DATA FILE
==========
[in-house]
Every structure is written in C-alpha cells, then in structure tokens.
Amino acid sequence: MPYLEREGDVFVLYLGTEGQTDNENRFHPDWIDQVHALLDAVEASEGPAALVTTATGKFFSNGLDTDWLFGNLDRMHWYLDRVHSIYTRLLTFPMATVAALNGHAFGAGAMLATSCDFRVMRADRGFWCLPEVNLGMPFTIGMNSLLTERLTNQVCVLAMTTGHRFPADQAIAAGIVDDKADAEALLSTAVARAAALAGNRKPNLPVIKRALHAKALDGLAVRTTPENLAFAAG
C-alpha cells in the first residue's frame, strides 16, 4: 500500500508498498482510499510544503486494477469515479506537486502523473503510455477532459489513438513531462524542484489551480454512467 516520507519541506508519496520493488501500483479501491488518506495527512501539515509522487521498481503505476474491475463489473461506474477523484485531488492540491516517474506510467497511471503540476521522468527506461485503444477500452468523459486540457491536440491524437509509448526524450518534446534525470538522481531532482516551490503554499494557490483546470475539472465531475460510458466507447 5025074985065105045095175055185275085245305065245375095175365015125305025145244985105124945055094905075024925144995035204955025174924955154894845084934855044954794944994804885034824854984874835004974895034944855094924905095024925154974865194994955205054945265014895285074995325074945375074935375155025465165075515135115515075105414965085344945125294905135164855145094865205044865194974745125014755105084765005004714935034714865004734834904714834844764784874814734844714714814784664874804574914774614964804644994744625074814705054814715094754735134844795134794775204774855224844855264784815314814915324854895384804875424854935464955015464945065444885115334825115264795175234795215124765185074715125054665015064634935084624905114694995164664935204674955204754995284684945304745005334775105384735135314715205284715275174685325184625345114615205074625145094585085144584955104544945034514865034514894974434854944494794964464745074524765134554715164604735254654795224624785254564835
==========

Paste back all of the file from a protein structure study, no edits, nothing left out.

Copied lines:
[in-house]
Every structure is written in C-alpha cells, then in structure tokens.
Amino acid sequence: MPYLEREGDVFVLYLGTEGQTDNENRFHPDWIDQVHALLDAVEASEGPAALVTTATGKFFSNGLDTDWLFGNLDRMHWYLDRVHSIYTRLLTFPMATVAALNGHAFGAGAMLATSCDFRVMRADRGFWCLPEVNLGMPFTIGMNSLLTERLTNQVCVLAMTTGHRFPADQAIAAGIVDDKADAEALLSTAVARAAALAGNRKPNLPVIKRALHAKALDGLAVRTTPENLAFAAG
C-alpha cells in the first residue's frame, strides 16, 4: 500500500508498498482510499510544503486494477469515479506537486502523473503510455477532459489513438513531462524542484489551480454512467 516520507519541506508519496520493488501500483479501491488518506495527512501539515509522487521498481503505476474491475463489473461506474477523484485531488492540491516517474506510467497511471503540476521522468527506461485503444477500452468523459486540457491536440491524437509509448526524450518534446534525470538522481531532482516551490503554499494557490483546470475539472465531475460510458466507447 5025074985065105045095175055185275085245305065245375095175365015125305025145244985105124945055094905075024925144995035204955025174924955154894845084934855044954794944994804885034824854984874835004974895034944855094924905095024925154974865194994955205054945265014895285074995325074945375074935375155025465165075515135115515075105414965085344945125294905135164855145094865205044865194974745125014755105084765005004714935034714865004734834904714834844764784874814734844714714814784664874804574914774614964804644994744625074814705054814715094754735134844795134794775204774855224844855264784815314814915324854895384804875424854935464955015464945065444885115334825115264795175234795215124765185074715125054665015064634935084624905114694995164664935204674955204754995284684945304745005334775105384735135314715205284715275174685325184625345114615205074625145094585085144584955104544945034514865034514894974434854944494794964464745074524765134554715164604735254654795224624785254564835